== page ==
I pity this woman's husband, if she had one. In her world view, anyone who doesn't "give way" to a woman has to have his heterosexuality questioned.

(That anyone should be made to feel ashamed of being homosexual is mentioned only in passing here, but deserves to be tackled much, much more, as it is the current battleground in the never ending struggle for civil rights. We have religions and organizations like the Westboro Baptist Church whose philosophy is built on the idea that all the evil and ills existing in this world is due to the gradual acceptance of homosexuality, so this definitely warrants further and deeper discussion.)

In both cases, the women were aware of the weight of cultural expectations, using ridicule and shame to their supposed advantage to bully their way into getting a free ride.

That doesn't sound like equality at all.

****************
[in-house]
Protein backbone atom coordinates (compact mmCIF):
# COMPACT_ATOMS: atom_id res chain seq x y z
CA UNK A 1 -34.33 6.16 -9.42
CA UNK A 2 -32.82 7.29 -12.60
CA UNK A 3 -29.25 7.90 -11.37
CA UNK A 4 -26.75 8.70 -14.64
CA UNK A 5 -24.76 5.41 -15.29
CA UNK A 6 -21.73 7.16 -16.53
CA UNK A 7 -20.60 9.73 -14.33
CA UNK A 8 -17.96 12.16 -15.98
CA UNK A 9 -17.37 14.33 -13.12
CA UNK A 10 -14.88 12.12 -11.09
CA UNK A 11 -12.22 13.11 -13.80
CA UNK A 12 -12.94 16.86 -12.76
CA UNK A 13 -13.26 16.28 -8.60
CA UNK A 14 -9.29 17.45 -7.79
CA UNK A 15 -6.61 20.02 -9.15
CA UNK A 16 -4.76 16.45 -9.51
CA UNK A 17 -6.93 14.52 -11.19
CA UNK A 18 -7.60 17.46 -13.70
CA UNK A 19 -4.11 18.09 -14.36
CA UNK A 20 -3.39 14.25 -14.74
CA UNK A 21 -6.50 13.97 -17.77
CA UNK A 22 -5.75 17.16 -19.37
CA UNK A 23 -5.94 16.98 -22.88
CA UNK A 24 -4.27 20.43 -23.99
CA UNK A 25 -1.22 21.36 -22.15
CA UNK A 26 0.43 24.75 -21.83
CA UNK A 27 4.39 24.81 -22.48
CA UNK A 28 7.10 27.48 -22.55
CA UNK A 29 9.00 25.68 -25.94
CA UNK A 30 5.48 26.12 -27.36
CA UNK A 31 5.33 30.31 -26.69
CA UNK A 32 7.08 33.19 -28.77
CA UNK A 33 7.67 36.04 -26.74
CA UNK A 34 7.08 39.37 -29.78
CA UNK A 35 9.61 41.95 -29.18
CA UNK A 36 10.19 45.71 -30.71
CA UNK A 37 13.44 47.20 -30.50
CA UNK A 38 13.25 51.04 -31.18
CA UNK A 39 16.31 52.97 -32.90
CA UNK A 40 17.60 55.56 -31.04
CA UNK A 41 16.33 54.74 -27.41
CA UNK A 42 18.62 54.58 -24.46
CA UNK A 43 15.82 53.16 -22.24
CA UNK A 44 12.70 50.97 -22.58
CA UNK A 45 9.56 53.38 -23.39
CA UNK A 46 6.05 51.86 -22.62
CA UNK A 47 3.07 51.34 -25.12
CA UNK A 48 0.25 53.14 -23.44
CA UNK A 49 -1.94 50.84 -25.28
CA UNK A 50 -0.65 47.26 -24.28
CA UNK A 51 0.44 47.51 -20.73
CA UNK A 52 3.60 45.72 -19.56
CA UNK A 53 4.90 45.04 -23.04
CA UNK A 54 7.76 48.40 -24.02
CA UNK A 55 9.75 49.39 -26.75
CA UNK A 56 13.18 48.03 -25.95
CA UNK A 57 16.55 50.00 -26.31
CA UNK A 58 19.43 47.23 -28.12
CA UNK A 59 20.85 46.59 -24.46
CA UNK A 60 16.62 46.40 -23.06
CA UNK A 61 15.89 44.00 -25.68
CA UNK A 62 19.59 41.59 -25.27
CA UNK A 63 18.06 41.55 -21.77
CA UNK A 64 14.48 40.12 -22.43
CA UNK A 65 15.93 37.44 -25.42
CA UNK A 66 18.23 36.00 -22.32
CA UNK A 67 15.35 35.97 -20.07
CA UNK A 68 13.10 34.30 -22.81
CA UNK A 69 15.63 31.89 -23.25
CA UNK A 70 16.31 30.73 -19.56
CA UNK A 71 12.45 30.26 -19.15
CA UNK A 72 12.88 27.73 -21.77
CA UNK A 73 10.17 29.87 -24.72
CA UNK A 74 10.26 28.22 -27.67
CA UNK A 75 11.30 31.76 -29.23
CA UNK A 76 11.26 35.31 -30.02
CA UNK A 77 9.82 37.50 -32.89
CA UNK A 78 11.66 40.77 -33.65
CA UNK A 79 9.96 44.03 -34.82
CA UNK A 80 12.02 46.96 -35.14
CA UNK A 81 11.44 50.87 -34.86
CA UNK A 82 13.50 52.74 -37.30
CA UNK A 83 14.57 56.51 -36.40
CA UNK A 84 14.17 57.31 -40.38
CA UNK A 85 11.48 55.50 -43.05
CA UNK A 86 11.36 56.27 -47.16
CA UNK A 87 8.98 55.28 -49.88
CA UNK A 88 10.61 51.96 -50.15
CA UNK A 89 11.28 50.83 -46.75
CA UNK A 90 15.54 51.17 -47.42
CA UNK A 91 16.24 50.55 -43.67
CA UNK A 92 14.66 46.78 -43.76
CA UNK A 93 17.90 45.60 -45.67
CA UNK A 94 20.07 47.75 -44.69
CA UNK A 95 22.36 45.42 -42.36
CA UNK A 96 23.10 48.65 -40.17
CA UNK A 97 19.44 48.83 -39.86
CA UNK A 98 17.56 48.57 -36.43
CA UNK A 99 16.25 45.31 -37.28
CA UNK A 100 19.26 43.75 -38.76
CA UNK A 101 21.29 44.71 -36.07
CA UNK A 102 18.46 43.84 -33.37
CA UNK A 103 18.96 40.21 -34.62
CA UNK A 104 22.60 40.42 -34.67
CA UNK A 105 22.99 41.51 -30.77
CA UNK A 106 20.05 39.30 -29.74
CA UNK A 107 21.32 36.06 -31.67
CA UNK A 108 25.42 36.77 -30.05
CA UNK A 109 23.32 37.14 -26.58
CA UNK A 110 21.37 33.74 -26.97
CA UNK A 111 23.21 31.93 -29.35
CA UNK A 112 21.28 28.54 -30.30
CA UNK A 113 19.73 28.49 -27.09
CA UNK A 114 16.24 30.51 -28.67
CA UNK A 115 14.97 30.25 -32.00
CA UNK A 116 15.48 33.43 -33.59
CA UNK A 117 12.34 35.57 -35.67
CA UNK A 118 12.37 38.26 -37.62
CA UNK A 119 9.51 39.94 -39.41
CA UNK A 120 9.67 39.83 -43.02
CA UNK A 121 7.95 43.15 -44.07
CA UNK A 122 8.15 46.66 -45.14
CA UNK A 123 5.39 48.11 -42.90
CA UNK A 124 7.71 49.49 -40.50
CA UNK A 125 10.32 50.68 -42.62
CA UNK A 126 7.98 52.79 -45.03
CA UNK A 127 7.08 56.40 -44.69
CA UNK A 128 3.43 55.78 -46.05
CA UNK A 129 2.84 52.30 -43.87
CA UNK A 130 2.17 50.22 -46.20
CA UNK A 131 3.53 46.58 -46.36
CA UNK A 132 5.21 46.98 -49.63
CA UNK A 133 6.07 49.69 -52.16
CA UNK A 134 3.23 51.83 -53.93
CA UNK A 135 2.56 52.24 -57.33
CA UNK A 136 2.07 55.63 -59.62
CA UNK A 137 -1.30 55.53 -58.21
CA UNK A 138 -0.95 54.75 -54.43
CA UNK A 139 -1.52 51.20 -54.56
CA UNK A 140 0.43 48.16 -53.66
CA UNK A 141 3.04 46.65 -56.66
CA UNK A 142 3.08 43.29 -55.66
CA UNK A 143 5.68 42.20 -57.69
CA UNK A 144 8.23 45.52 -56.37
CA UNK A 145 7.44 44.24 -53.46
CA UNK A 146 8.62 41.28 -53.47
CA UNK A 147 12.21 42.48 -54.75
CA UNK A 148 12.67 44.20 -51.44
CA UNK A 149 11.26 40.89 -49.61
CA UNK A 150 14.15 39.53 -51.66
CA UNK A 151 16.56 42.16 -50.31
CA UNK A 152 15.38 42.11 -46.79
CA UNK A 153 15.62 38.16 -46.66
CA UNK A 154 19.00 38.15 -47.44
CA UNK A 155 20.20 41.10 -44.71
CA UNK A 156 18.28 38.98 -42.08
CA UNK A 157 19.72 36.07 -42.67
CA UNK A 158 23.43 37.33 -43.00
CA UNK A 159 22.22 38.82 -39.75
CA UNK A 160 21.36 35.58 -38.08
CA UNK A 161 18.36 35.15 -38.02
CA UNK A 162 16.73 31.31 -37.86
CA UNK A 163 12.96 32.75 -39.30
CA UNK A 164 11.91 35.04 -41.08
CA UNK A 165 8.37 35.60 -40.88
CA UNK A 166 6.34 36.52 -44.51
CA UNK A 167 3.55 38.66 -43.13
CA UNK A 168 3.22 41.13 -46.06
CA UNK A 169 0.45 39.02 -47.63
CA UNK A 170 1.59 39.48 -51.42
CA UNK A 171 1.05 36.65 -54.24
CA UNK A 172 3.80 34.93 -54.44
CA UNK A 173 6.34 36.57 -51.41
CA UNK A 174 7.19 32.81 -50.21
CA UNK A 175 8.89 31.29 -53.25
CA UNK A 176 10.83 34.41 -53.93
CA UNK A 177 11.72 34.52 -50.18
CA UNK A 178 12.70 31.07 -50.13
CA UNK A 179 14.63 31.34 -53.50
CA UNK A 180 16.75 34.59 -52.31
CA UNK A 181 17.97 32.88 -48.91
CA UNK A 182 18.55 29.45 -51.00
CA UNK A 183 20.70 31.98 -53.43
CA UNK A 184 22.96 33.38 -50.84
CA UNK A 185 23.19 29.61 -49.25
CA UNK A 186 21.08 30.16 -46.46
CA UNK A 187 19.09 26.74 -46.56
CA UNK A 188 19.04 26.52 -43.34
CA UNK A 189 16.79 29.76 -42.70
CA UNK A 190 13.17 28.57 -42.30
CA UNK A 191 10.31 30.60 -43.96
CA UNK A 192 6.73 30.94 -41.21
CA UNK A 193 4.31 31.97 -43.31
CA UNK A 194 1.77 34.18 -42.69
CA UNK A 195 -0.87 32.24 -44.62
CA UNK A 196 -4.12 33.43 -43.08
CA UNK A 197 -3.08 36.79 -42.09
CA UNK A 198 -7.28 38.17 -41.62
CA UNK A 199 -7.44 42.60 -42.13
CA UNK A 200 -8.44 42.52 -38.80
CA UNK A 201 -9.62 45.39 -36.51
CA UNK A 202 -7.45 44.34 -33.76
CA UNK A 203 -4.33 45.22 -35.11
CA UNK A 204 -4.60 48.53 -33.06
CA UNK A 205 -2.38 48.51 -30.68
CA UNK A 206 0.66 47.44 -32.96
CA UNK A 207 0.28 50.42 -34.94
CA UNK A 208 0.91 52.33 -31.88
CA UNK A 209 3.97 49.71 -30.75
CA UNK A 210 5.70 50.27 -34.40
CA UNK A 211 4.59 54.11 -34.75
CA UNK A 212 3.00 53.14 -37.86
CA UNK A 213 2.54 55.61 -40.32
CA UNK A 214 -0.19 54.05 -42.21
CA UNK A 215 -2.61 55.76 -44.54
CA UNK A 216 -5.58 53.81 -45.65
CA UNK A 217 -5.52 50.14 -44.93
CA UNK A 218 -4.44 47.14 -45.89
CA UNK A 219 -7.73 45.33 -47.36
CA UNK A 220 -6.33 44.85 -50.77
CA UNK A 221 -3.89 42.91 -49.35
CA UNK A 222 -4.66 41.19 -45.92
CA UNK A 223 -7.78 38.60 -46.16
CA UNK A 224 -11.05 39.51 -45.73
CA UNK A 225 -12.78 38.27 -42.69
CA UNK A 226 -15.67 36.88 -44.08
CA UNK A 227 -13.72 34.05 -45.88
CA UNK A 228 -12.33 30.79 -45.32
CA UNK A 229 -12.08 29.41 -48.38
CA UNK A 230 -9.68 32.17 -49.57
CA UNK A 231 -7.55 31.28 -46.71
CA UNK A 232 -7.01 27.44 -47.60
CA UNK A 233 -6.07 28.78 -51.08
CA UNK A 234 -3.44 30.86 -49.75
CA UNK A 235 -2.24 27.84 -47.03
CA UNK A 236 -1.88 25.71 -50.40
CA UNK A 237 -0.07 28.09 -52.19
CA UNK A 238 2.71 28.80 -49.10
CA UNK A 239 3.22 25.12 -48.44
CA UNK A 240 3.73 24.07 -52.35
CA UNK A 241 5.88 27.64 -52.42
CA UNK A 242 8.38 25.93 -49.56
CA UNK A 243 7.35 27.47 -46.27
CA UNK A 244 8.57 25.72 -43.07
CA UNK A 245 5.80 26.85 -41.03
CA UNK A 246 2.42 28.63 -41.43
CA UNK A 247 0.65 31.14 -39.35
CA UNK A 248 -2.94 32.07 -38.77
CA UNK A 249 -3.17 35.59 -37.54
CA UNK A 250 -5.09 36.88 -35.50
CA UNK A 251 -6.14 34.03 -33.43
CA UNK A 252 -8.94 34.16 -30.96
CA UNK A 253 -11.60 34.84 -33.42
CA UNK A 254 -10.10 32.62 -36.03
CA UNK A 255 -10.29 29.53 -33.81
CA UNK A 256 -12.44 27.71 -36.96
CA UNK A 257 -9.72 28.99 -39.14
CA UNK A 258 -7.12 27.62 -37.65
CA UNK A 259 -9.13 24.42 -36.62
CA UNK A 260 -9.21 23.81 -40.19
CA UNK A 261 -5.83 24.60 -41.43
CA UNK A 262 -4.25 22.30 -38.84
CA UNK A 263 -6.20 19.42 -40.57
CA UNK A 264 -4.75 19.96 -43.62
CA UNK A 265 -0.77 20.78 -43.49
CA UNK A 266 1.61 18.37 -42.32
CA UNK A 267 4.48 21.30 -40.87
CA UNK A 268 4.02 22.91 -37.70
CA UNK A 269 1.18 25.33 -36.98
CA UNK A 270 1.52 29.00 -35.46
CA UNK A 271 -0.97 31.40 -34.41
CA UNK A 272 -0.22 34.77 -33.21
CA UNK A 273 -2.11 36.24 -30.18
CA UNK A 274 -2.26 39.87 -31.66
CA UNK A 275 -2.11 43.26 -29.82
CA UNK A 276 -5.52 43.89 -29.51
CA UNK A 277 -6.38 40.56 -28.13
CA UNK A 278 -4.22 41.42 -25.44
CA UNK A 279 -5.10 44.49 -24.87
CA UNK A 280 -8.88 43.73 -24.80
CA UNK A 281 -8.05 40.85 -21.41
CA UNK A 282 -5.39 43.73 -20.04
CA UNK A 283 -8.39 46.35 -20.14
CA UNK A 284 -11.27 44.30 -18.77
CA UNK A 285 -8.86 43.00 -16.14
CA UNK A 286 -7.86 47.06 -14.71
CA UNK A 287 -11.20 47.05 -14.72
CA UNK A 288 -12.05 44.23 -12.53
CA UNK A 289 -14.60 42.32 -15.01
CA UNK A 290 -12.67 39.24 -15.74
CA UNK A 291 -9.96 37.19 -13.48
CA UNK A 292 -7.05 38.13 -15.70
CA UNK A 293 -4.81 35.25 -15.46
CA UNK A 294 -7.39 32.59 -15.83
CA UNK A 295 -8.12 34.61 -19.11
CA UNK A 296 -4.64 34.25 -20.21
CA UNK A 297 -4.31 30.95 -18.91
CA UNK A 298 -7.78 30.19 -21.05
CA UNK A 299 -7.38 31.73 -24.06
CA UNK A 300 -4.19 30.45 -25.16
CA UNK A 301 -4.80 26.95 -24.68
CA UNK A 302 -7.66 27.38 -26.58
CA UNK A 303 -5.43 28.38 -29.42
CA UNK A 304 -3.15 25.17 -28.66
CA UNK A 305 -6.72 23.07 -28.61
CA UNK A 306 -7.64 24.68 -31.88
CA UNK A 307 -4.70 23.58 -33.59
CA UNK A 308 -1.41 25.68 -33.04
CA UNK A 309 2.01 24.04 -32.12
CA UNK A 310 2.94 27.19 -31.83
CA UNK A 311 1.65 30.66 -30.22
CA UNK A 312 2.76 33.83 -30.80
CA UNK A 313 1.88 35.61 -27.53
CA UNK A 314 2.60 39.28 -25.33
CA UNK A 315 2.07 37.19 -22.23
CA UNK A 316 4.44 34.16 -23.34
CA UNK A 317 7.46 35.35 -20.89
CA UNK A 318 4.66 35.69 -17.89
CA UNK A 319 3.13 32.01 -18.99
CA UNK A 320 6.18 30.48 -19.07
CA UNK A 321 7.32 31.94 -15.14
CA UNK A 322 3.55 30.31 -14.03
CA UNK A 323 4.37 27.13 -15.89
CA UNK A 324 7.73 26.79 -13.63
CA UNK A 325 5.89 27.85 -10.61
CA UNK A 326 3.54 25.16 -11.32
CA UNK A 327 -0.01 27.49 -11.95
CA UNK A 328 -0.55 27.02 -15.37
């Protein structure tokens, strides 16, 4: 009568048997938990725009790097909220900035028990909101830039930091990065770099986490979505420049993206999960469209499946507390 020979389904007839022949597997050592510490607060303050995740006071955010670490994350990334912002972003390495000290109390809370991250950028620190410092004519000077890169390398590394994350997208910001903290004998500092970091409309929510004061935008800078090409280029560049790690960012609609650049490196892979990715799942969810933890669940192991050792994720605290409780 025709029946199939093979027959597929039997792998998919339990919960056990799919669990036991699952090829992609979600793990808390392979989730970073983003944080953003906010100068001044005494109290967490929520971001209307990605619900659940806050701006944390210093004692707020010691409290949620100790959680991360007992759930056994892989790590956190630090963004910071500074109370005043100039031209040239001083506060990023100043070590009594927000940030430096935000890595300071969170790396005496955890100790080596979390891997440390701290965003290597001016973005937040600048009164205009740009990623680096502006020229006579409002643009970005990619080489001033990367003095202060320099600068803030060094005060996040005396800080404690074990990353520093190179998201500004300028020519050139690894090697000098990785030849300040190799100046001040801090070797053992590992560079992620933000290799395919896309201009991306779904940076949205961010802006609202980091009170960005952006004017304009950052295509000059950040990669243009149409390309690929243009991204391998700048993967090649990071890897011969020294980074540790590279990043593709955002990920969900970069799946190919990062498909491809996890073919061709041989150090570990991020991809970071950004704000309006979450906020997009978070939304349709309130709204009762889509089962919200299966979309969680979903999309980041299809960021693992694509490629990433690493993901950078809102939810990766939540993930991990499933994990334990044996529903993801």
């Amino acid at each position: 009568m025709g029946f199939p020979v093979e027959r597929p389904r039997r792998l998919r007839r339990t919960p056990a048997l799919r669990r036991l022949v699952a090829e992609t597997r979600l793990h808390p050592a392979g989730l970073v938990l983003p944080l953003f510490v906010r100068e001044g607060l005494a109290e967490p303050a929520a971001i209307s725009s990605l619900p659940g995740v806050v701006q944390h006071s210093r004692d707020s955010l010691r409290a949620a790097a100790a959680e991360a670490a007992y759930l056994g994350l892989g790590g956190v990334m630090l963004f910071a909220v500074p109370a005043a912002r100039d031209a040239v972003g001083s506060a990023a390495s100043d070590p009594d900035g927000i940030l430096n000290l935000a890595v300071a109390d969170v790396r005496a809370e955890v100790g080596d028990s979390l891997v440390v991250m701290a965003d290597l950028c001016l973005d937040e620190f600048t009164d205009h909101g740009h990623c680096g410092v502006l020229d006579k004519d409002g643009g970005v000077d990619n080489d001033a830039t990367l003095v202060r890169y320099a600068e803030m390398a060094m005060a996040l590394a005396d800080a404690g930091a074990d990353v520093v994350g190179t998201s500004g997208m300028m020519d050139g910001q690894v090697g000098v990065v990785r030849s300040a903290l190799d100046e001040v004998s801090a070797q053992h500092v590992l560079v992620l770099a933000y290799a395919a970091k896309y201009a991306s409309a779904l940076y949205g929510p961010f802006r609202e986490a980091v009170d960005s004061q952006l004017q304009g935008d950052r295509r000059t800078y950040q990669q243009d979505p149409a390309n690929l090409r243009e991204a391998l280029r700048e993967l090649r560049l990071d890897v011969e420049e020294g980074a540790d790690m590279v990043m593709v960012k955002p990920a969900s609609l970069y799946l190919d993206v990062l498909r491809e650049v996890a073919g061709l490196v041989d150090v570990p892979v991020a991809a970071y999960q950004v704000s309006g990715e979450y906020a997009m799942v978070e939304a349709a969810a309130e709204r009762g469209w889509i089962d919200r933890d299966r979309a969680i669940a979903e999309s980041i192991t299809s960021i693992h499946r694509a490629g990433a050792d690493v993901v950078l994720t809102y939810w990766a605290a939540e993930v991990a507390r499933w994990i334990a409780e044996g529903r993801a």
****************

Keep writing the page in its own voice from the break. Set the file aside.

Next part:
How odd, that while other women are forging ahead in fields previously closed off to them, there are still other females who believe that all they have to do is pout their lips and presto, everything is handed to them, clinging on to outdated ways of relating to the opposite sex.

It's time to get with the program. Unless you really want to go way, way back, when women were barred from voting, sold as wives and slaves and pretty much weren't considered human but possessions.

Does anyone seriously want to go back to THAT?!?

Happy Women's Month, ladies.